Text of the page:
I am a dog. You are a dog. He is a dog. Confused of your identity yet? Let’s talk about changing perspectives.
Point of view is something that is often given not as much significant praise or attention in fiction pieces as other elements of craft. However, who is telling the story—or to whom the story is being told—can actually play a pretty important role to the strength of the events in the plot. Point of view can offer a lot of instances for character development. How close to the character(s) the reader is can change the experience in terms of sympathy, believability , and realism.
So how does one go about picking which POV to write in?
Well, let’s start off with defining the three main types of POV: first, second, and third. First and third are the more commonly used types of perspectives in stories.
For first person POV, the story is told from the view of only one character, documenting their interactions with other people and things. Sometimes, the story can be told from multiple ‘first person POVs’ depending on the type of story (for example, a short story of a compilation of letters could all be told using a first person narration). However, the key, defining feature of the first person POV—other than the use of personal pronouns such as “I”, “me” and “we”—is the fact that we are limited to that main character’s thoughts only. All other characters, situations, and events are told through the main character’s reflections.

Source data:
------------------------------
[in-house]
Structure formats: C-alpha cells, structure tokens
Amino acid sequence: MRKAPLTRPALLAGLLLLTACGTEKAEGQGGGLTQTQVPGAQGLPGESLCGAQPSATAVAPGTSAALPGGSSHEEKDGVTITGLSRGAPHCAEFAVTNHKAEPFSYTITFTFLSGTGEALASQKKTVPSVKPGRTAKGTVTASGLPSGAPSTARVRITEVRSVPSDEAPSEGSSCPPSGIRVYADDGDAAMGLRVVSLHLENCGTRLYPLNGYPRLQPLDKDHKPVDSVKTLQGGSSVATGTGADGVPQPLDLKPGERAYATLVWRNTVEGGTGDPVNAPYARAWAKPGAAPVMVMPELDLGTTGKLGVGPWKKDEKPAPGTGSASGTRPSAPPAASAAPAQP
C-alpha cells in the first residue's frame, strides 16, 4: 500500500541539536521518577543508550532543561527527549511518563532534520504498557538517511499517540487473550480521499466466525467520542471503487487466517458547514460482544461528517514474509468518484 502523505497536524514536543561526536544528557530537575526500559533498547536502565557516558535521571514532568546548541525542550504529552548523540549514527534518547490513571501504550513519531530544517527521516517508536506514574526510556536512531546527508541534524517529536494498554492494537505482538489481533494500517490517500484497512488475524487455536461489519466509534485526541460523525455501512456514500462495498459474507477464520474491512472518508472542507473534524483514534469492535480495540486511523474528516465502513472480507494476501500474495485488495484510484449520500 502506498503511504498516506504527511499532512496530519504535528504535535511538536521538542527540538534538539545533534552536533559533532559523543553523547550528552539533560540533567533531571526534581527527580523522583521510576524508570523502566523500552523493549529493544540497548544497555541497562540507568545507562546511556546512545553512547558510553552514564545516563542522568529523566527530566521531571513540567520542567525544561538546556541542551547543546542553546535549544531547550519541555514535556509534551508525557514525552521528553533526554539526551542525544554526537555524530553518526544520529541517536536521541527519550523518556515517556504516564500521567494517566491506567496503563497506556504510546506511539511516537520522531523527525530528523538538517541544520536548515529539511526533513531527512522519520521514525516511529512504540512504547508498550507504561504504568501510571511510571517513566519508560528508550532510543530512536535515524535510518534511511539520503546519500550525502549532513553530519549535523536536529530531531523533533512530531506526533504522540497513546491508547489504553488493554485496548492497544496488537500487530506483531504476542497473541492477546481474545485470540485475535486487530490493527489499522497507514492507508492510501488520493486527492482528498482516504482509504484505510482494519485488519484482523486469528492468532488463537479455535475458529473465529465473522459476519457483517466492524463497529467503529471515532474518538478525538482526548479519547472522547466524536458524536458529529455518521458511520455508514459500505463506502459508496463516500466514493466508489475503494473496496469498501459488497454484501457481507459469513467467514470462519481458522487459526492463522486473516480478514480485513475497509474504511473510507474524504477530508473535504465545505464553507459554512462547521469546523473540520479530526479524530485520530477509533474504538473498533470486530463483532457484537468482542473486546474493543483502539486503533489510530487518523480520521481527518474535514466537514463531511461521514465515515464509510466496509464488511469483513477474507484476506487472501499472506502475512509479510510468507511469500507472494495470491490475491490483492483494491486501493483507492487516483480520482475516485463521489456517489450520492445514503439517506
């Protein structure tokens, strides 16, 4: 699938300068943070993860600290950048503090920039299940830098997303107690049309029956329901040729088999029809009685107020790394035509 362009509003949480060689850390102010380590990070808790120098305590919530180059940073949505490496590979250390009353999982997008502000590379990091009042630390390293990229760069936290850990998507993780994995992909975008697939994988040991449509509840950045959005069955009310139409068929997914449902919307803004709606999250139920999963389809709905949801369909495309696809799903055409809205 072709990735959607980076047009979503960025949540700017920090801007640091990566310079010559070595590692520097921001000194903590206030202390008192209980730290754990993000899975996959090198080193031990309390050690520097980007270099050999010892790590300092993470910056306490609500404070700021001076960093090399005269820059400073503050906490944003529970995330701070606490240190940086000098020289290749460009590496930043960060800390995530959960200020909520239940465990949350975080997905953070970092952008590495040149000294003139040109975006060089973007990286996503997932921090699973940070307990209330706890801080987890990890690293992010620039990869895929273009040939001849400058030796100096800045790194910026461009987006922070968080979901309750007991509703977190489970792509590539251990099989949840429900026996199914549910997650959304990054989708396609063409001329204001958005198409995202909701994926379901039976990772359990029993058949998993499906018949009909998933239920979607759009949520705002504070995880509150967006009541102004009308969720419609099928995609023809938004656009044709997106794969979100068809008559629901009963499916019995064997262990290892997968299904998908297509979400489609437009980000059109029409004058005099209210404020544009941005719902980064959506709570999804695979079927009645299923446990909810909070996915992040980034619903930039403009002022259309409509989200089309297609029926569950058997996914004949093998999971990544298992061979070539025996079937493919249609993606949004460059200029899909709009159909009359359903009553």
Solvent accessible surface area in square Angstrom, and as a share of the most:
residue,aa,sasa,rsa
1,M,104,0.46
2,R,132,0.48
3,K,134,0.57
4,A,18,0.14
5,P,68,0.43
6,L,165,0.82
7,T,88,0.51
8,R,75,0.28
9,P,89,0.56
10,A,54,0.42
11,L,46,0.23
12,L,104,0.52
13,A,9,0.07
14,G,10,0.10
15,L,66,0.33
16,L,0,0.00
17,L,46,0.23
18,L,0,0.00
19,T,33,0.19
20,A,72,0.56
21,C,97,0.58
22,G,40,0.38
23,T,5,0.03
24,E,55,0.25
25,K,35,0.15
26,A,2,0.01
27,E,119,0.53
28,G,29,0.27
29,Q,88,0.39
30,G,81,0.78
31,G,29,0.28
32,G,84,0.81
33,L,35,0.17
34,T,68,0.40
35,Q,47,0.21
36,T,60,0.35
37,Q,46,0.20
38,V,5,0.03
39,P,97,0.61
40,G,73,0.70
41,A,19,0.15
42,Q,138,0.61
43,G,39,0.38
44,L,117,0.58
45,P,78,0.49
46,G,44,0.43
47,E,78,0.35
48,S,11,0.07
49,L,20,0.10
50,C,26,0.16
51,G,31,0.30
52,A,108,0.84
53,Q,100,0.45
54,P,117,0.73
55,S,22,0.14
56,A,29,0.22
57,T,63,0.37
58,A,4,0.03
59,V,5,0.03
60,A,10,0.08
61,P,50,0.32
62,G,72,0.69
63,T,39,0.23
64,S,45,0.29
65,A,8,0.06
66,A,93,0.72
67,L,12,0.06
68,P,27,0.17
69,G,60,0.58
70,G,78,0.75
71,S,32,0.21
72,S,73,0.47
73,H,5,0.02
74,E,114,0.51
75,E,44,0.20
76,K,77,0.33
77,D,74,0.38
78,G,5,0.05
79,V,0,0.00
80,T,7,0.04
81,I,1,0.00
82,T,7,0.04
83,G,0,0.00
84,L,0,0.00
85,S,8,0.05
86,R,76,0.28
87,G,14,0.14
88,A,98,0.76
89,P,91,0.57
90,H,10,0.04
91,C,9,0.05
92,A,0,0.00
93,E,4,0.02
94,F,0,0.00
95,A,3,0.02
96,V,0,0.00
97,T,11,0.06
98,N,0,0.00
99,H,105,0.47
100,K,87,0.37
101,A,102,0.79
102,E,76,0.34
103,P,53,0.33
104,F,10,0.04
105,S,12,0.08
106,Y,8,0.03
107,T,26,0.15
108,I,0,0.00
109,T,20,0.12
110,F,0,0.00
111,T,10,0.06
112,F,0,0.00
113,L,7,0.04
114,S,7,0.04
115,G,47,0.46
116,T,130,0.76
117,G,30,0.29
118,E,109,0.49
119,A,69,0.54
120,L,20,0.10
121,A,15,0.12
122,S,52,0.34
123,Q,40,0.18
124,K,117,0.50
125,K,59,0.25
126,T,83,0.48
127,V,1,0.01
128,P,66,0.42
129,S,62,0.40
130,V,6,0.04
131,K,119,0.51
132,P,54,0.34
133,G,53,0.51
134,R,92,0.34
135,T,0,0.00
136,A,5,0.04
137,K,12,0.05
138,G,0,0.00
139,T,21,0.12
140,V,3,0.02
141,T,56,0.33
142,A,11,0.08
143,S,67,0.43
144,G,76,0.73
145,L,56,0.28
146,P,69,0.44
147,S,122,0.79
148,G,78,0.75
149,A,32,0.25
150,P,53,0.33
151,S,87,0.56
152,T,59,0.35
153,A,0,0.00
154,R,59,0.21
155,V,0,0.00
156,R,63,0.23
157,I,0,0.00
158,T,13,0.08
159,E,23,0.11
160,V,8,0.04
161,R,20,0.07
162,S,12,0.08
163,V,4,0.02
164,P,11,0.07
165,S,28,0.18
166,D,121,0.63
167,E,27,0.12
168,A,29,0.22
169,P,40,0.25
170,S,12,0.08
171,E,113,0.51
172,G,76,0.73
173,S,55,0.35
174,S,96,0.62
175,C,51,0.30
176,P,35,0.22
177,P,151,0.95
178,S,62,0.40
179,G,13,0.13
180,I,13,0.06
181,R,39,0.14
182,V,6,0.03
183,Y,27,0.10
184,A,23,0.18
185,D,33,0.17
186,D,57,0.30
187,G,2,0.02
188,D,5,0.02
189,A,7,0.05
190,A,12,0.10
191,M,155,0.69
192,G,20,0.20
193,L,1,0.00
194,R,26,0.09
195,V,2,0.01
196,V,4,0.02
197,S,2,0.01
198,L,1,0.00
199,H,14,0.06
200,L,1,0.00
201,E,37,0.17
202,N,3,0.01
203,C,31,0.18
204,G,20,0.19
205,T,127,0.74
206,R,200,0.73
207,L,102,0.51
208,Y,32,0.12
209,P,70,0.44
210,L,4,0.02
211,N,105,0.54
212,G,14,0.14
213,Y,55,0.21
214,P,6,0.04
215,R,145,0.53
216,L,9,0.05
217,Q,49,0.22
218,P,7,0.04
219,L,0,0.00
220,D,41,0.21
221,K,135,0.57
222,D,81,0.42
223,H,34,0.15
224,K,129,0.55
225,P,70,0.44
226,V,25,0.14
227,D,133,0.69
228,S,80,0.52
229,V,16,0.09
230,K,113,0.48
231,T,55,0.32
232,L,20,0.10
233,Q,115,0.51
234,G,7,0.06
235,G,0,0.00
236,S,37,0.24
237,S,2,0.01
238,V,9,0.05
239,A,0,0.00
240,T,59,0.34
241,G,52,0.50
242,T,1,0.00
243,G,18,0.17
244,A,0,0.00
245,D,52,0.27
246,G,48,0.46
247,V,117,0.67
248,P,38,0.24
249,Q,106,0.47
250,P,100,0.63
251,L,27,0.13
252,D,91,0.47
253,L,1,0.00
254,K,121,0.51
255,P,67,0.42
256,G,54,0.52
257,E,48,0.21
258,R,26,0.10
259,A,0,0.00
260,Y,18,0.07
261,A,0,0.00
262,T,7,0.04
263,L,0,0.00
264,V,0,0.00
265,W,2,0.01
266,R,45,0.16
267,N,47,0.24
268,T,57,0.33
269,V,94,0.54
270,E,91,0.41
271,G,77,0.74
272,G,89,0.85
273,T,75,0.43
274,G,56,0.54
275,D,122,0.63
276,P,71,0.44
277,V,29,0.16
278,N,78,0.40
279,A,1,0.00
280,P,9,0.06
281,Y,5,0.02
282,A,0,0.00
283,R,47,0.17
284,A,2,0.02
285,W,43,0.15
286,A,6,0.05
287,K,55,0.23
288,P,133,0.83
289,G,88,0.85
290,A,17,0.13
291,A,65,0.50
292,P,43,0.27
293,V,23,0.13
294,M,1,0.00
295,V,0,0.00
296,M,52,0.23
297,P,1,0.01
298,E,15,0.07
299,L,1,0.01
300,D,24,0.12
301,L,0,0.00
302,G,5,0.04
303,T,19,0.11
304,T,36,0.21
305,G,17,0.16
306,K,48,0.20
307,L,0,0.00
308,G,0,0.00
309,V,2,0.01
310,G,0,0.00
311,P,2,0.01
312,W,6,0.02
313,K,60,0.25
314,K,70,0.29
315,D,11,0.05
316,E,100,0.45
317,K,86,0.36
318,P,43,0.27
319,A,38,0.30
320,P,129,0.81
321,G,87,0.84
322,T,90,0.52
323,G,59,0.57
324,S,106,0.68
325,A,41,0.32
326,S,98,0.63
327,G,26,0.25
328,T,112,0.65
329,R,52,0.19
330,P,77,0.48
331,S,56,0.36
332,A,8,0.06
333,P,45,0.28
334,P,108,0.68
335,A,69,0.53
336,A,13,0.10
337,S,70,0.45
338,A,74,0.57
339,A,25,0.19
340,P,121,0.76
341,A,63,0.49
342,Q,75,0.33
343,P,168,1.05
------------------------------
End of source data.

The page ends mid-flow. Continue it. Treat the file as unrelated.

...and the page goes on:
So what are some of the benefits to writing in first person POV?Personality & voice can sometimes be stronger than any other perspective; every little quirk of the narrator we, as readers, are invited to see. Every emotion, sarcastic comment, and opinion towards other characters/situations can be shown more so than in other perspectives. First person can allow the story to become far more personal to the narrator, if that’s what you’re doing for.
In addition to keeping the narrative so close to one perspective, one of the elements that can be played with in first person POV is the idea of trust. Is our narrator reliable or unreliable? One of the fun things about first person is letting the reader determine whether to trust the narrator or suspect them. Just because a main character is untrustworthy doesn’t necessarily make for a bad story either. After all, how do we know whether they’re a good character or bad character? If they’re in the right or in the wrong? These can make for even more interesting stories because situations have to be played up in a certain way that can showcases the narrator’s truths and their lies. A great example of an unreliable narrator, that still allowed for a successful story, would be Holden Caulfield from J.D. Salinger’s Catcher in the Rye.
Next, we have second person POV. As I mentioned earlier, this is a lesser seen perspective in creative writing stories, more often seen in poetry. This is where the speaker is talking to a specific audience or person, referring to the character as “you”—as if they are directly listening–as opposed to using their otherwise given name. It reads very much like a conversational dialogue or a spoken letter. Jhumpa Lahiri’s short story, titled Once in a Lifetime, is a great example of a speaker talking to a specific, or direct, audience—in this case, Emma (our main character) speaks to Kaushik while recounting their childhood together.